Most weekends, you can find me, my husband, and our two dogs hiking in the mountains. Like most Coloradans, I consider myself lucky to live in such a beautiful state with all the outdoor privileges that go along with being here. I even have several 14ers under my belt.

I also understand that there are real tensions over public access across private property to get to some of the most beautiful places in the world.

Colorado hikers this year found the popular trail The Decalibron Loop closed to a few of Colorado’s most popular high country 14,000-foot peaks. (The trail is now temporarily open, with liability conditions for hikers.) People are understandably angry and frustrated that they are deprived of access.

The thought of anyone losing this access because of misleading allegations doesn’t sit right with me. And a solution should be found, but many are looking to the wrong solution that could make hiking in the high country less safe for everyone. 

More than 25 years ago, Colorado’s General Assembly passed a grand bargain law that protected both landowners and hikers in a fine balance. The law says that landowners would have to be willingly and knowingly negligent to face an injury lawsuit. In non-lawyer terms, that means they would have to be aware of public safety dangers that could harm or kill someone and do nothing about them.

And for more than a quarter of a century, this commonsense law has worked. Hikers know there are built-in dangers to climbing mountains and landowners know there are built-in protections for them.

Then came one lawsuit that scared the insurance companies who have decided to scare the landowners that hold their policies:

A skilled cyclist was biking on an Air Force Academy trail in 2008 when he came around a turn and encountered a massive sinkhole, causing a near-fatal crash. His life has not been the same since. This was not a sprained ankle or cuts and bruises, but severe, life-changing injuries including a brain injury.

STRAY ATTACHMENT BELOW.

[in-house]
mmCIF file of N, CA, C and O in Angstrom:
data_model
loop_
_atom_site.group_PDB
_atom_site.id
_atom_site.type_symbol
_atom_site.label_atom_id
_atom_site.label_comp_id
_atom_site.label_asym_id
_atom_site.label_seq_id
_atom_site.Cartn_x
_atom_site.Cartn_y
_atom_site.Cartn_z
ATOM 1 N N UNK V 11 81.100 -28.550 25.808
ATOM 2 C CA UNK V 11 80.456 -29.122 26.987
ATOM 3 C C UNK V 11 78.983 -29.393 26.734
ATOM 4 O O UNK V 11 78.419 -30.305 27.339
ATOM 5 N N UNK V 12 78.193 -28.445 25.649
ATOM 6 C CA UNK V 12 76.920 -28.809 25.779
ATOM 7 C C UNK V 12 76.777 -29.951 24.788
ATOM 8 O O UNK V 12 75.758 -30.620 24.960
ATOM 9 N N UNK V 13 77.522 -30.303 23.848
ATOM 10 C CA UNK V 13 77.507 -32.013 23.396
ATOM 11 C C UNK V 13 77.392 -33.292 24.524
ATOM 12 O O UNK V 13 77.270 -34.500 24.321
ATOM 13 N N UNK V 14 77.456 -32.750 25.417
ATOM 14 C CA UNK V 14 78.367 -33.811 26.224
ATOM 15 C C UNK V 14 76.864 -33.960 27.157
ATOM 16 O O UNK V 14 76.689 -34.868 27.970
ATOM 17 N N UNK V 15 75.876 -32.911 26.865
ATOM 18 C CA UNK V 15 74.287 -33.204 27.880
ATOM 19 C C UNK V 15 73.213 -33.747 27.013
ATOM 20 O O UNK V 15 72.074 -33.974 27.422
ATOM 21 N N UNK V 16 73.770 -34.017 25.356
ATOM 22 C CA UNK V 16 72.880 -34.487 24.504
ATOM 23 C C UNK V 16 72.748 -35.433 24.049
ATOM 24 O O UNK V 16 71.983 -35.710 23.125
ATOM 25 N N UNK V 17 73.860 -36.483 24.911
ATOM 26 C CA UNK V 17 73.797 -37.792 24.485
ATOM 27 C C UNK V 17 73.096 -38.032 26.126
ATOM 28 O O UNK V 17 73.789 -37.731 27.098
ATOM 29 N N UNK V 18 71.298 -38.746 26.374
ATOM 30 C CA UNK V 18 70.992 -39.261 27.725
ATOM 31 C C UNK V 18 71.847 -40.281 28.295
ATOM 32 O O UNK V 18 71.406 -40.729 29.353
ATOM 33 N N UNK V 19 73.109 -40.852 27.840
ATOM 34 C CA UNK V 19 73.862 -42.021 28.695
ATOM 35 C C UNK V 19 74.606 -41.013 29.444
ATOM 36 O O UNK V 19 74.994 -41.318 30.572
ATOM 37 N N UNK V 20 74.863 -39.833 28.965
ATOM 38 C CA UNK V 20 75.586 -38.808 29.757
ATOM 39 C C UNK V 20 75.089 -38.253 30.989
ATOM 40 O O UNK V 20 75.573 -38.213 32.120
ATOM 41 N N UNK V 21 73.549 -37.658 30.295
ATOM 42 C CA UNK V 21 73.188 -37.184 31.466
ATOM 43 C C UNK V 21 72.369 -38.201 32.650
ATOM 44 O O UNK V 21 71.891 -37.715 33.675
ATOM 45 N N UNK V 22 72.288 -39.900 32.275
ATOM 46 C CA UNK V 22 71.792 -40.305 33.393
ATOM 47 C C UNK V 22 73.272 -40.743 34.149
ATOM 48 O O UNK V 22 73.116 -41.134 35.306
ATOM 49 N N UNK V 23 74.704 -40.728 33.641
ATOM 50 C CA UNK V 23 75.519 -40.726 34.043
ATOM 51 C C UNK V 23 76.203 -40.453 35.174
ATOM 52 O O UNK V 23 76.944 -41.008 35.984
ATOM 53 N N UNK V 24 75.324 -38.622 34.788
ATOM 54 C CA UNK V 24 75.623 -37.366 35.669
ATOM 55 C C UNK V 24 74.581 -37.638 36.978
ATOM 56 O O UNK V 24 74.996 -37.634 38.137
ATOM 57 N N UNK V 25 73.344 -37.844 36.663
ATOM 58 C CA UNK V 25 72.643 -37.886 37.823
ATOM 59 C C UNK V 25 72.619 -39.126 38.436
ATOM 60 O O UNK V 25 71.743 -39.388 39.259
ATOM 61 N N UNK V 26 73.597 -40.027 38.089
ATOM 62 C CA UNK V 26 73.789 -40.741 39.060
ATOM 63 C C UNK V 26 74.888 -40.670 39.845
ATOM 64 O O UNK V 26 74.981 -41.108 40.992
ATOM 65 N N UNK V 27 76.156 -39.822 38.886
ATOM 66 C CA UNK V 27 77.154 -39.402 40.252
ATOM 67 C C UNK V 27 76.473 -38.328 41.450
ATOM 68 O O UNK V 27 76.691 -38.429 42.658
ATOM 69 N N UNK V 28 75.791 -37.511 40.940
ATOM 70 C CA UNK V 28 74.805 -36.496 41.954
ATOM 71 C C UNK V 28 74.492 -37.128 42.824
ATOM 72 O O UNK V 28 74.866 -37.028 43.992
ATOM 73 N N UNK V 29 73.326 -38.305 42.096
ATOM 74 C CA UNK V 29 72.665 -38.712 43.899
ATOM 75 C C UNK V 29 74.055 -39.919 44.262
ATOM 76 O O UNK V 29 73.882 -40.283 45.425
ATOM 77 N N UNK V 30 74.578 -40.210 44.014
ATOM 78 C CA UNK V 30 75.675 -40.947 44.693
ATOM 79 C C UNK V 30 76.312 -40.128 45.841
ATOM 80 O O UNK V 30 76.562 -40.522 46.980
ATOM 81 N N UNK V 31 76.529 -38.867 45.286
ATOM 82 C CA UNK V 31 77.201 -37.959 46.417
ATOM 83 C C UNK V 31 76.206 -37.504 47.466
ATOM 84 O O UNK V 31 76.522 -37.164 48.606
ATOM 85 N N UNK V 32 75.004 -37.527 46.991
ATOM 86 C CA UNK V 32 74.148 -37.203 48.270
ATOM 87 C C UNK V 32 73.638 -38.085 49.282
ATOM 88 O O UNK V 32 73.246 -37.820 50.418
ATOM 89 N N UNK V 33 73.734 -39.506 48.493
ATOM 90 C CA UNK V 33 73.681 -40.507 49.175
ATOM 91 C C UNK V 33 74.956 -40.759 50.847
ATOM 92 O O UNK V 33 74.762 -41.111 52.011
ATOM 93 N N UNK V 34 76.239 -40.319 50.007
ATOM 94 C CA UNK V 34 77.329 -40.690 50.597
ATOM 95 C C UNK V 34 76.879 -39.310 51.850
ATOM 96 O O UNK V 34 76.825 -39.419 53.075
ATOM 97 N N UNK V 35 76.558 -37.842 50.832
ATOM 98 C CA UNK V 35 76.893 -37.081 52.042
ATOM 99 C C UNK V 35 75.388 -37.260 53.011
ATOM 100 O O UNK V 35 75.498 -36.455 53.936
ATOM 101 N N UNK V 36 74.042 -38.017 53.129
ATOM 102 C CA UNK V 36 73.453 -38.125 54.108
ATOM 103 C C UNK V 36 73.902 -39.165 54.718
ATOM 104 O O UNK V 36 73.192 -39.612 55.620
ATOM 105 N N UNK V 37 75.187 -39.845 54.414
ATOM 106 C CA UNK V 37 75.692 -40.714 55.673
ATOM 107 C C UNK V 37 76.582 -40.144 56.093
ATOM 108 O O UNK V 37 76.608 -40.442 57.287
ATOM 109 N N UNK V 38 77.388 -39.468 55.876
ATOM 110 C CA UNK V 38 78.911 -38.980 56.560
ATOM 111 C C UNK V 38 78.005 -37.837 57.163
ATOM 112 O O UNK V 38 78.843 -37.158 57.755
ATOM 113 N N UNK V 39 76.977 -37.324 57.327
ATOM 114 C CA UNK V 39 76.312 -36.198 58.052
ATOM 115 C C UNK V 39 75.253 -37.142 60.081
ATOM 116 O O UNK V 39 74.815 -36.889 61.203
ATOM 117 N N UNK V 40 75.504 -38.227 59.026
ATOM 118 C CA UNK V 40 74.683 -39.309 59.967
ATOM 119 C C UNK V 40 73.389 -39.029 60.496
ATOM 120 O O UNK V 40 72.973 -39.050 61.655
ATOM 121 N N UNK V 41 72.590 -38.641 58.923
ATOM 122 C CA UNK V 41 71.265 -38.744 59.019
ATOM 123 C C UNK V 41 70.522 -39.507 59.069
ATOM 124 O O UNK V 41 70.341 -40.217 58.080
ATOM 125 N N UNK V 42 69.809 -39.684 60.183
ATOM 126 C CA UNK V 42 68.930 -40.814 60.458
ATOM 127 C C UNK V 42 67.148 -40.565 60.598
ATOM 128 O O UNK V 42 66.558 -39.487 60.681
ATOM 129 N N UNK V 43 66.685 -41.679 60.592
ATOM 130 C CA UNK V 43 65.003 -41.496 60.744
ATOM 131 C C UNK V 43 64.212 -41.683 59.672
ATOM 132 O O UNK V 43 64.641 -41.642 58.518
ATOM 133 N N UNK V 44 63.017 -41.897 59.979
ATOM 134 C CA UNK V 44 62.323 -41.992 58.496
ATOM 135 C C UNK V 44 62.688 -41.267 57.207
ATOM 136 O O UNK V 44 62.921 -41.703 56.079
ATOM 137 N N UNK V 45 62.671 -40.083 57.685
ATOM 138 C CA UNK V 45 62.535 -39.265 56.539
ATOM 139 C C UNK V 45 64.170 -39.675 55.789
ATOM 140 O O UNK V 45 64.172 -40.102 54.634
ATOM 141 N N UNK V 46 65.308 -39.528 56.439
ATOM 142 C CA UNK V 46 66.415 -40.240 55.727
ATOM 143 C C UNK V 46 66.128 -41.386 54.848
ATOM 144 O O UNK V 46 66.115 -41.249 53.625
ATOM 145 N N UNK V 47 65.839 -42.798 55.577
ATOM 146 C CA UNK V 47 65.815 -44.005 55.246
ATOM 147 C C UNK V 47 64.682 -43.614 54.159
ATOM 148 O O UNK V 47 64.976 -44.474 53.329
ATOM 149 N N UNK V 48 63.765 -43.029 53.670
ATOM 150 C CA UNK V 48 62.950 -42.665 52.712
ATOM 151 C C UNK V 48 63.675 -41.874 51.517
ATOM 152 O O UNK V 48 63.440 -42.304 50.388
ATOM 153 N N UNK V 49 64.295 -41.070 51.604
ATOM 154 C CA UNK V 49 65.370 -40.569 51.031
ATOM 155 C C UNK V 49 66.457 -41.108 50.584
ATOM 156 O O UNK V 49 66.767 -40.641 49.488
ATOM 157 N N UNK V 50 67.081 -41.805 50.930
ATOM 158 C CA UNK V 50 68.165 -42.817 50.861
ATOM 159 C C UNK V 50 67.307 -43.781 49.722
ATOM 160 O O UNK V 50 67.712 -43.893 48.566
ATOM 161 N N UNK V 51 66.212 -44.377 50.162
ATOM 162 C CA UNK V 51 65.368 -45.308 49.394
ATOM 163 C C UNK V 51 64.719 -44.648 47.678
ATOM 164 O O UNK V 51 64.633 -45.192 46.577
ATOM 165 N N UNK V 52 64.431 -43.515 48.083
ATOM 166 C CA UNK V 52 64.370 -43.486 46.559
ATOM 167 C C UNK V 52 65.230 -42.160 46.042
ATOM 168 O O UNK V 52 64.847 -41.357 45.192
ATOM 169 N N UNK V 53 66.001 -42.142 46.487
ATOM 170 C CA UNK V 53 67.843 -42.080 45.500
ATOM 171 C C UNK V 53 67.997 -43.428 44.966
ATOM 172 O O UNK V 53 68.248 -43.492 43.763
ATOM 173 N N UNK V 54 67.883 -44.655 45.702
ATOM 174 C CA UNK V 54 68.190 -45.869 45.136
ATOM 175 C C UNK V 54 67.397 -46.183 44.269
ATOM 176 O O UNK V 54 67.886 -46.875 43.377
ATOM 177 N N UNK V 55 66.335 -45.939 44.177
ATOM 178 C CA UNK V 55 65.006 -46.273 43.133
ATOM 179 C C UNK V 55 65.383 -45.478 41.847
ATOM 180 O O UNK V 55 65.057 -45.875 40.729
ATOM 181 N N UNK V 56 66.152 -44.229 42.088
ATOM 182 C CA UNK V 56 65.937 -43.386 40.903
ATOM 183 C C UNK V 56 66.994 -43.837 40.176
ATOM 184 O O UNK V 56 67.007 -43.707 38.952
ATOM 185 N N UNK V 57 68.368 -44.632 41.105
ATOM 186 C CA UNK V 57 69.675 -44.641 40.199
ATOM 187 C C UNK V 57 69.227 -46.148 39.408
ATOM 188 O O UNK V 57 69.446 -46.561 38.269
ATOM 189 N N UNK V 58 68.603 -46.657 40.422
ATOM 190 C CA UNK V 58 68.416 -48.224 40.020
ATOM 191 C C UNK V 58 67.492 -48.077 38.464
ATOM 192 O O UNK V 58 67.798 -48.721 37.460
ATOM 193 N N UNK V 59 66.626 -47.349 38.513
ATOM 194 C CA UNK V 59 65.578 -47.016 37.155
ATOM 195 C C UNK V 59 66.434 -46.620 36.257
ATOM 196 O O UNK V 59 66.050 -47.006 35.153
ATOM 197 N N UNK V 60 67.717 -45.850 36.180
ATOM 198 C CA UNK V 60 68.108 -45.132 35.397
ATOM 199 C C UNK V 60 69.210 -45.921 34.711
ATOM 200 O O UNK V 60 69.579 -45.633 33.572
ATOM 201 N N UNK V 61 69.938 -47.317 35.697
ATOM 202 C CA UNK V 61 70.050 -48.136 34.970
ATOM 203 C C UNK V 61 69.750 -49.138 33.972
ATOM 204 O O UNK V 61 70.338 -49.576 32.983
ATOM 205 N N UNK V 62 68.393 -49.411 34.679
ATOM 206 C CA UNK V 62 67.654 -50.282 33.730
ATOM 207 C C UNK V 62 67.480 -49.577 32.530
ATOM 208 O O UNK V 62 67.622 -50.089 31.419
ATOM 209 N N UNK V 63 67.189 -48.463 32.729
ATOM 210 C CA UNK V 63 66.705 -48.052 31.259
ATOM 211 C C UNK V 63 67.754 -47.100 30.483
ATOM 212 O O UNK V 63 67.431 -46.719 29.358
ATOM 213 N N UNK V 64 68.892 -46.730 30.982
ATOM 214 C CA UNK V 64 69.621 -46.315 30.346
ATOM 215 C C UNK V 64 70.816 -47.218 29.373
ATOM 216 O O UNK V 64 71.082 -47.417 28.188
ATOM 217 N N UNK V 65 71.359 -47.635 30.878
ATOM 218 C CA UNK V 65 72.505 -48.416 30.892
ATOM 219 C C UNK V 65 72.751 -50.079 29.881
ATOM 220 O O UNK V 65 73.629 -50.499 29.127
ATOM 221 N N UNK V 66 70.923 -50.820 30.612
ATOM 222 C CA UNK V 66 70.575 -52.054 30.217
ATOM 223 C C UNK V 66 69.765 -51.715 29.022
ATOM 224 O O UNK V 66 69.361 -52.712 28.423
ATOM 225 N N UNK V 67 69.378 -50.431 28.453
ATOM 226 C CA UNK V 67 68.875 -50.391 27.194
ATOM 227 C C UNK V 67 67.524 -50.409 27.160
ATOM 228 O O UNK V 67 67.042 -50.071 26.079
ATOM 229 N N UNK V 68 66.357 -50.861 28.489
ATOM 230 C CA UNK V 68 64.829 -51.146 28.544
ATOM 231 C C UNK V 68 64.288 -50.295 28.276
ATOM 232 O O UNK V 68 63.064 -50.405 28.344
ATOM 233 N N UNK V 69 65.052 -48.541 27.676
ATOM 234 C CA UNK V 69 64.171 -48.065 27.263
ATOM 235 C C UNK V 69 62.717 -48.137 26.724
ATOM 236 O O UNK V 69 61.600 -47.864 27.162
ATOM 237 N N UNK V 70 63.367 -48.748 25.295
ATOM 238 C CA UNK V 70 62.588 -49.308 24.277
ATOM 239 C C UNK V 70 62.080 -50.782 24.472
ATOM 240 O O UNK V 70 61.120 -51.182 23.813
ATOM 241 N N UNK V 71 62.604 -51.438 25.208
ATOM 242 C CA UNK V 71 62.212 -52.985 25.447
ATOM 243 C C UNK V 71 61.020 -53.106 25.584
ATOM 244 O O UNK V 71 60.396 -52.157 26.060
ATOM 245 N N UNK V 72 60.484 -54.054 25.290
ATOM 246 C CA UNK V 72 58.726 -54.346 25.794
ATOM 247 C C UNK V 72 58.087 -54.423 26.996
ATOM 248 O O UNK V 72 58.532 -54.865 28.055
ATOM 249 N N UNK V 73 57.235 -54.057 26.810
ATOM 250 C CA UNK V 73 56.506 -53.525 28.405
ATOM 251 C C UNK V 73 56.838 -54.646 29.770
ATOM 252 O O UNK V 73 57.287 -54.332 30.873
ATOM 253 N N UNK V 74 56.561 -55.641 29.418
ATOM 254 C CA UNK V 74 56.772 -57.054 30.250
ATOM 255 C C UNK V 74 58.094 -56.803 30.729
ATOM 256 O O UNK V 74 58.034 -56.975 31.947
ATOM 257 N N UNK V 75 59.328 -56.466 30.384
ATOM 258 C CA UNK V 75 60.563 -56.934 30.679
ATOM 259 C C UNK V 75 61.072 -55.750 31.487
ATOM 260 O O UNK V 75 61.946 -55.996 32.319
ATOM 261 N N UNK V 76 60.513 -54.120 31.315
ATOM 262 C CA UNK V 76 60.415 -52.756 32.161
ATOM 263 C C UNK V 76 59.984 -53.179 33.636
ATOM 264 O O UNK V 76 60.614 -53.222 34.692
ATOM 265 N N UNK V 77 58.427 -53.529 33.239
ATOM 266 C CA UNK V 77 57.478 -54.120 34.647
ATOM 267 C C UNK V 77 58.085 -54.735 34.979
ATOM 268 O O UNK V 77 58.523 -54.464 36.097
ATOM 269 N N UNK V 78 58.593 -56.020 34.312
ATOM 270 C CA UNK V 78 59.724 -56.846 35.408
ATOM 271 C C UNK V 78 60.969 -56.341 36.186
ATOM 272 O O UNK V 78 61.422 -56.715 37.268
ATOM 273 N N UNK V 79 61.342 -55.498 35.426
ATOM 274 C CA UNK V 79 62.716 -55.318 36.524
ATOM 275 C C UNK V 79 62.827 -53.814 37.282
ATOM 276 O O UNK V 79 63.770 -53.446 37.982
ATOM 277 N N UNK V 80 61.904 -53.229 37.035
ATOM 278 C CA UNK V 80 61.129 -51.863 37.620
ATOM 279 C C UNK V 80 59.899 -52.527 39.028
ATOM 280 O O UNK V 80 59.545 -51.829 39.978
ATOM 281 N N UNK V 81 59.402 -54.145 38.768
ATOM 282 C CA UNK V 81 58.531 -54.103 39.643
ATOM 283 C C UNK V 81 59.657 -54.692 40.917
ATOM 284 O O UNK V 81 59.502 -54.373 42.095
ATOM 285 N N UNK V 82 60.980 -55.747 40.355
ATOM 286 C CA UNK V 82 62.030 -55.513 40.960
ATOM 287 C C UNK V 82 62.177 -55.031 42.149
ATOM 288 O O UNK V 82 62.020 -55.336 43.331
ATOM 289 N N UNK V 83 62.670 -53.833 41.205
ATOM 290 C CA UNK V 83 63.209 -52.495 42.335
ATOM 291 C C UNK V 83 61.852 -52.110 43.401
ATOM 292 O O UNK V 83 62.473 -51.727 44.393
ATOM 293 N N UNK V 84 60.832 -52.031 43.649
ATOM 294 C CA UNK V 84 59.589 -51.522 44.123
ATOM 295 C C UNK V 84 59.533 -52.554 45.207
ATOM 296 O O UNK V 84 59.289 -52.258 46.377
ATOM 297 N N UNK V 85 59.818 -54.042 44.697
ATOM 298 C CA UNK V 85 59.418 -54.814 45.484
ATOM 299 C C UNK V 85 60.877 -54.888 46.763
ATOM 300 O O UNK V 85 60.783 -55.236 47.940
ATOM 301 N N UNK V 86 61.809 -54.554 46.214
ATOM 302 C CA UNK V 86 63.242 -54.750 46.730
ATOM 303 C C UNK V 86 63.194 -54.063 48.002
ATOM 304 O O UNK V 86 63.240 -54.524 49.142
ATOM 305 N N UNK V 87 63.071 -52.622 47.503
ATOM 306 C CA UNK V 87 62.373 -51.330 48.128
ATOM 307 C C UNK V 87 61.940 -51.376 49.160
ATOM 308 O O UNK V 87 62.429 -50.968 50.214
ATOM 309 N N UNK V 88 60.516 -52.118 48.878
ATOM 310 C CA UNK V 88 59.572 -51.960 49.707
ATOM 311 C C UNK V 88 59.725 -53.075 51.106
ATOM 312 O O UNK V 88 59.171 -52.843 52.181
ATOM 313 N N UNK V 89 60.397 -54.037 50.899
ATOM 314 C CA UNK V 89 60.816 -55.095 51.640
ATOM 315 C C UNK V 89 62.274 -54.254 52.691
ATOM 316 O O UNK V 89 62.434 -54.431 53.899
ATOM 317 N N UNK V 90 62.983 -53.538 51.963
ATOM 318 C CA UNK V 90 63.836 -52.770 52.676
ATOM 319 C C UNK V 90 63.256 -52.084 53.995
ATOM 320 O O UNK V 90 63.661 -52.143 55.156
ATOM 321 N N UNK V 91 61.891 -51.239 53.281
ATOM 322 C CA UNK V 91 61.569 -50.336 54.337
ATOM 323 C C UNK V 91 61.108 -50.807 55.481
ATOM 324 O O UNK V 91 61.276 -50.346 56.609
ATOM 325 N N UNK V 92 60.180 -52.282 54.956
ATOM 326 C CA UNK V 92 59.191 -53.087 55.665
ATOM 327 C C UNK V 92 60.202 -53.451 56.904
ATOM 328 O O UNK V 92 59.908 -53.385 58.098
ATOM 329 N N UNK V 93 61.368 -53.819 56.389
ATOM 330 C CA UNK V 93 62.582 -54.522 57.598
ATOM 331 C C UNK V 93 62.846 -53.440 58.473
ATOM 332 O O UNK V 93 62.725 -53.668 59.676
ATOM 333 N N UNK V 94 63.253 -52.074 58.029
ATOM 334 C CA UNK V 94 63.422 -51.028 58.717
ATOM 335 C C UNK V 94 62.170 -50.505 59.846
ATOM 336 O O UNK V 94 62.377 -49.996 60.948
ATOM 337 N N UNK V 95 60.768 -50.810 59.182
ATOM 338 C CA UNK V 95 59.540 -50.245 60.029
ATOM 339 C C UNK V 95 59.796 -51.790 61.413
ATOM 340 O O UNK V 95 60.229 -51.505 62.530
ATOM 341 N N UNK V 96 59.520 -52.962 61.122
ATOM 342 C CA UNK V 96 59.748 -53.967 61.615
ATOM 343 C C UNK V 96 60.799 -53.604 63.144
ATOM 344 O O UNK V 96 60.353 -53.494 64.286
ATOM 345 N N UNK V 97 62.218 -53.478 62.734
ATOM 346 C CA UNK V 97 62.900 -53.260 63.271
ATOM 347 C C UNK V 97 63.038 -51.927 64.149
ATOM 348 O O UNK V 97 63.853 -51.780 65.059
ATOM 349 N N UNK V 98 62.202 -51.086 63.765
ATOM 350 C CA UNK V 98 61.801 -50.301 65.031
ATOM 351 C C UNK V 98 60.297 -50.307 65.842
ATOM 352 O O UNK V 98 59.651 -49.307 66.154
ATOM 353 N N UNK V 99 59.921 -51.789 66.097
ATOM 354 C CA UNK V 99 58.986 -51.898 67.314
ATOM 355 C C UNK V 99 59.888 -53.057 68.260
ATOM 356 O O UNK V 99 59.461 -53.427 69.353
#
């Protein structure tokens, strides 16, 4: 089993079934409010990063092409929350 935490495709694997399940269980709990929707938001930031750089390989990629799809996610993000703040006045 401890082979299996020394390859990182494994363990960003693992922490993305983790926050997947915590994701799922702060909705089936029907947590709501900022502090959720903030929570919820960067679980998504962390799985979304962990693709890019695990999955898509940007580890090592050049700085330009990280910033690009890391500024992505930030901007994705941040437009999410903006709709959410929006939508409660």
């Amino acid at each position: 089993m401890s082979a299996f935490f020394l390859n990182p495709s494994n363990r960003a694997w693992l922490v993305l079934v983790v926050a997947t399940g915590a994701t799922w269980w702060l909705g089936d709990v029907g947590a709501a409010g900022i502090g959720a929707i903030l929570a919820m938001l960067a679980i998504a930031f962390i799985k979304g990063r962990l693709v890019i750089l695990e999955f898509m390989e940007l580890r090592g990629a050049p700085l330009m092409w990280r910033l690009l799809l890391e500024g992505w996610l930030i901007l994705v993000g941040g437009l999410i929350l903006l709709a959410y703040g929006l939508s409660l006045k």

What made this incident different from others that happen regularly on trails across Colorado every year was that the Academy knew the threat was there. Photos had been taken, the danger documented, and nothing was done. No sign to warn users, no detour around the sinkhole. A judge decided that the Air Force Academy was responsible, and in 2019 an appeals court upheld that finding.

This is the only successful lawsuit since the law was passed. Insurance companies have panicked as a result, and in turn, insurers have panicked their policyholders. Insurance companies are not policymakers; they should be responsible to their policyholders and instead, they act as if they are responsible only to their profit margins.

Denying access to trails is a direct result of insurance company’s profit margins. There has been one successful lawsuit in more than a quarter century. You cannot sue if you break a leg or sprain an ankle or trip over a rock and fall on a Colorado trail, because of the existing law. There is no backlog of lawsuits over hiking issues threatening the recreational industry and landowners. 


There are proposed dangerous changes to the law that will upset the balance that was set so many years ago. The current law protects recreational users because it holds landowners responsible when they actually know of a dangerous condition likely to cause harm and purposefully fail to warn or guard against such danger despite that knowledge. The proposed changes would no longer hold landowners responsible to warn or guard against known dangerous conditions — thus exposing recreational users to harm.

The current law has stood the test of time. It keeps landowner rights prioritized and outdoor enthusiasts safer. This is a poorly masked attempt for the insurance industry to guarantee themselves profits at the expense of landowners, hikers, bikers, campers, and anyone else who may wish access to Colorado’s more rugged landscape.

Hikers (including me and my family) should be able to take on the usual risks of a climb up a 14’er, and responsible landowners should be protected to allow access within reason.

Kari Jones Dulin, of Denver, is an attorney and the incoming president for the Colorado Trial Lawyers Association.

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Kari Jones Dulin, of Denver, is an attorney and the incoming president for the Colorado Trial Lawyers Association.